Central Europe Review: politics,
society and culture in Central and Eastern Europe
Vol 0, No 38
14 June 1999

The Amber Coast T H E   A M B E R   C O A S T:
Private-Sector Lustration

Mel Huang

The Lithuanian Seimas (Parliament) took lustration to a new level when a controversial measure passed which in effect creates lustration in the private sector. This dramatic step caused widespread controversy, with convictions firm for both stern supporters and vehement opponents. How this will be played out constitutionally in Lithuania, as well as its effects on foreign relations, remains to be seen.

After a difficult debate on 8 June, the Seimas passed the measure as expected. In the end, 63 deputies voted for passage while 11 stood against, with many others either abstaining or not taking part at all. The measure apparently had the support of only the former ruling coalition of the Conservative Party and Christian Democratic Party (the Christian Democrats terminated the coalition agreement last week).

Opposition parties either denounced the measure or criticised its vagueness and ineffectiveness. Nationalist Rimantas Smetona, relative of the last President of Lithuania during the Interwar years, Antanas Smetona, said the law did not go far enough. Centrist opposition politicians noted that current laws protected the state well enough, and this new measure complicated the process. Respected Centre Union politician Egidijus Bickauskas noted that many former employees of Soviet intelligence were "loyal" to Lithuania.

What does this law do?

The law takes lustration to a new level, both in Lithuania and in the former Soviet bloc. The law, introduced by Seimas Chairman Vytautas Landsbergis, calls for the state to eradicate "front" organisations and businesses for Soviet/Russian intelligence. The law allows the government, with the blessing of a court, to seize the targeted organisation or business, liquidate it and confiscate its property. That may sound like a good idea for national security, but the provisions connected to it essentially create lustration in the private sector.

However, the most controversial aspect of the law involves the forced registration of former Soviet/Russian intelligence workers with the State Security Department (VSD). These provisions force individuals, who have worked with any of the Soviet/Russian intelligence forces and are among the leaders of any organisations or businesses, to register within a month. This would involve high-ranking employees and heads of these organisations and businesses, as well as board members and even some stockholders. The law also states that those who fail to register would be in legal trouble and removed from their posts by law. Additionally, the monitoring period over the affected organisations and businesses will be ten years.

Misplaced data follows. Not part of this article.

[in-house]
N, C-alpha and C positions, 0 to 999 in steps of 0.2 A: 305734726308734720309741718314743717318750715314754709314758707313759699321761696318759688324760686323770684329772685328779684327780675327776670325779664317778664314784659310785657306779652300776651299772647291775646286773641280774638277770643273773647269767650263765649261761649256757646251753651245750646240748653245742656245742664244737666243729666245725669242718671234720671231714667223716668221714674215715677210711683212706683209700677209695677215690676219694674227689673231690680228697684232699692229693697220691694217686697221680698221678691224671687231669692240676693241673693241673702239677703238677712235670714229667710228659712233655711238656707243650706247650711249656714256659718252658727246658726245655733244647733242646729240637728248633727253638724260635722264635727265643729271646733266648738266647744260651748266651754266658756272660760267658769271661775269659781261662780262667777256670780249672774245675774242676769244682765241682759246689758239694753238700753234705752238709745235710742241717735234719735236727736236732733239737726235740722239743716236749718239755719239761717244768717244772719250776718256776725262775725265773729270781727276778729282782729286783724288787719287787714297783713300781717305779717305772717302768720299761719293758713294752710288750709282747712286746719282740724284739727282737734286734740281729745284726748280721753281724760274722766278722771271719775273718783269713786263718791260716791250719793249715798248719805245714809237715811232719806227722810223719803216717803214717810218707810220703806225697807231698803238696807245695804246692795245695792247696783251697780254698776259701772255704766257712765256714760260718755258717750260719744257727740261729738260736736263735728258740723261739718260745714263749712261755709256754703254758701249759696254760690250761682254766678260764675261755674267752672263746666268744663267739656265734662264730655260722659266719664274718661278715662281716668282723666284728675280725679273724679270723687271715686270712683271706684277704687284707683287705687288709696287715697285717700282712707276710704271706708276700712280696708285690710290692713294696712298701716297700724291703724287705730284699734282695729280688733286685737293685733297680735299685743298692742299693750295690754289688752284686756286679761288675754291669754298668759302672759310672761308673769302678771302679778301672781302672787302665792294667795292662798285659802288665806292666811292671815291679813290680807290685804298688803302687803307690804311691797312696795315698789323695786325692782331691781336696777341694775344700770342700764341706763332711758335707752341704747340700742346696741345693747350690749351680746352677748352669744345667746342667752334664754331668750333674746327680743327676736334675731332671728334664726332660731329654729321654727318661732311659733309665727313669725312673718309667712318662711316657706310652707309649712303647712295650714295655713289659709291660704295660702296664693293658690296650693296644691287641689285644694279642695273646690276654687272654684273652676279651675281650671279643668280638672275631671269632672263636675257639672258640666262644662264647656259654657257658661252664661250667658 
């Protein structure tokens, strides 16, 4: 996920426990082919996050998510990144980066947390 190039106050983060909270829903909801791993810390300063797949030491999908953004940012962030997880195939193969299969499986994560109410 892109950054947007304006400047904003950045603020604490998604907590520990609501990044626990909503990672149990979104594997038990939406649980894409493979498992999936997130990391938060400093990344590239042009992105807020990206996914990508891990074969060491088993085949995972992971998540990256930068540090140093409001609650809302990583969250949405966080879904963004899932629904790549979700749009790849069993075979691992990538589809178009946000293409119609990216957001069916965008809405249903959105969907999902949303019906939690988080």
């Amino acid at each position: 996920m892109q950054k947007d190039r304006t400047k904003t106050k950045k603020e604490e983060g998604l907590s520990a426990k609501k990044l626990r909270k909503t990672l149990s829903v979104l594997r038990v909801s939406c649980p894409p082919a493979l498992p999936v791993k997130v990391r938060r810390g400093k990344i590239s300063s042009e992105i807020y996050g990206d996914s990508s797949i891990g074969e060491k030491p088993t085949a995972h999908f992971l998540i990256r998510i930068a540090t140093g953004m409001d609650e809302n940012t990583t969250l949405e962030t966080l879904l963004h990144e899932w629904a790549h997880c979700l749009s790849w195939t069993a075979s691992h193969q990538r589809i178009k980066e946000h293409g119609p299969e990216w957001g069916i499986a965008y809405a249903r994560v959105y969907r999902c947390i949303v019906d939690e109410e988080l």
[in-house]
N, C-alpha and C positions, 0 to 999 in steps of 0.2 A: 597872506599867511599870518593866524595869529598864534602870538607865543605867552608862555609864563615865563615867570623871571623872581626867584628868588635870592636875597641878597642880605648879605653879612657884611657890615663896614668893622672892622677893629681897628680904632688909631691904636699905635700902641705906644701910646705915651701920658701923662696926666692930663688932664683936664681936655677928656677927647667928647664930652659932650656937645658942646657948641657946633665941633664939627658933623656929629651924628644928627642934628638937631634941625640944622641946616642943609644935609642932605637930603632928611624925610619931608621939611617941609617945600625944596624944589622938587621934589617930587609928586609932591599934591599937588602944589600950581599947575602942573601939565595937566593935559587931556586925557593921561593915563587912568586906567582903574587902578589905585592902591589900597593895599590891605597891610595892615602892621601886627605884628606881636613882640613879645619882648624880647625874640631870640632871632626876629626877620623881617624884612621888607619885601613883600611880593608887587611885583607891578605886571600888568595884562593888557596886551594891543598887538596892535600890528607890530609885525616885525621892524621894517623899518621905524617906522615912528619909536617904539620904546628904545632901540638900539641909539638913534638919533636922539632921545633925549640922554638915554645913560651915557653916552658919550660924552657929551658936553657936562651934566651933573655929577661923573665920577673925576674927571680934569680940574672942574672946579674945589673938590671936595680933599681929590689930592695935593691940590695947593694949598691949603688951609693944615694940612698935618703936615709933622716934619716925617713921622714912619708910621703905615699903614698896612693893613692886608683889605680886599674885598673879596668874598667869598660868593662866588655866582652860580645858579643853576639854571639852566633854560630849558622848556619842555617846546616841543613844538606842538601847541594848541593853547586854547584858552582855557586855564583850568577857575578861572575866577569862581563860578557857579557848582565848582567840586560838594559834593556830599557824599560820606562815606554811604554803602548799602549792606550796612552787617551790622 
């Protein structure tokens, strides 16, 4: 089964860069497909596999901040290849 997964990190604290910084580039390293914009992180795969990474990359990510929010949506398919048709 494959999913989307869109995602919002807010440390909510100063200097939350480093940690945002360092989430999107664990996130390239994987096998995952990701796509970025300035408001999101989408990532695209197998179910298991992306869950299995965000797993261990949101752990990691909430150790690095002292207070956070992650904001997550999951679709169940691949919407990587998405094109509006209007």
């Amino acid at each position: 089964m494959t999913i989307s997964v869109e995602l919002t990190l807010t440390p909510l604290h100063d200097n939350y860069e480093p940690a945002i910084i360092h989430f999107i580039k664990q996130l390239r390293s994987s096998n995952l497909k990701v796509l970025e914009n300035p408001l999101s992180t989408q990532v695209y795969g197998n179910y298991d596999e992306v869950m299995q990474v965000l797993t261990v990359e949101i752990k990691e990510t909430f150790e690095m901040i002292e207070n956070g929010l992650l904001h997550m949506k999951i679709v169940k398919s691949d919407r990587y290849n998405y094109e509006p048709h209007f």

Some pushed for an amendment to force even "informants" to such intelligence forces to be under the provisions of this law. However, that proved to be too extreme for many, as it could create an overwhelming legal disaster, both in investigating the alleged "informants" and the possible windfall of slander charges. Perhaps a more honest reason is that many of the politicians have been implicated in one way or another as an "accomplice" or "informant" for the KGB. One notable case was the accusations that Landsbergis himself informed on Aloyzas Sakalas, the until-recently head of the Social Democratic Party. Such accusations surface every few months on some important politician, just as in Estonia and Poland.


Any law broaching the controversy of lustration finds itself scrutinised as a possible breach of constitutional protection, and this law will no doubt be challenged if it reaches the statute book. There is no indication whether President Valdas Adamkus will sign, veto or refer this to the Constitutional Court. Many predict he would pursue the latter option, as he once did for the general lustration law passed several months ago. In doing that, Adamkus fuelled the dispute between his office and the Conservative Party which eventually led to the disastrous ousting of ex-Prime Minister Gediminas Vagnorius.

However, the Constitutional Court ruled last time that the general lustration law was constitutional and the only changes called for were technical and procedural issues. The law already pushed lustration into the private sector, banning the same individuals from government and some private sector jobs alike (such as high positions in the banking and legal sectors). How will the court react to the State Security Department monitoring said individuals for a decade?

Even if the measure passes all levels and is in the law books, court challenges would no doubt be prevalent. Issues such as slander, invasion of privacy, restitution for erroneous action and perjury would become common. Constitutional Court challenges could also arise from affected individuals, businesses and organisations, not to mention possible attempts to bring cases to the European Court for Human Rights in Strasbourg. This law could even be in conflict with the European Union's acquis on the Common Market - which will hurt Lithuania's already slim chances to move ahead into the front-running group of EU hopefuls.

In many ways, Lithuania is still fighting its demons from the Soviet occupations with reckless abandon. However, politicians and victims alike need to realise that justice comes with a price. Lithuania may not be able to afford that in a time of political and economic instability.

Mel Huang, 14 June 1999


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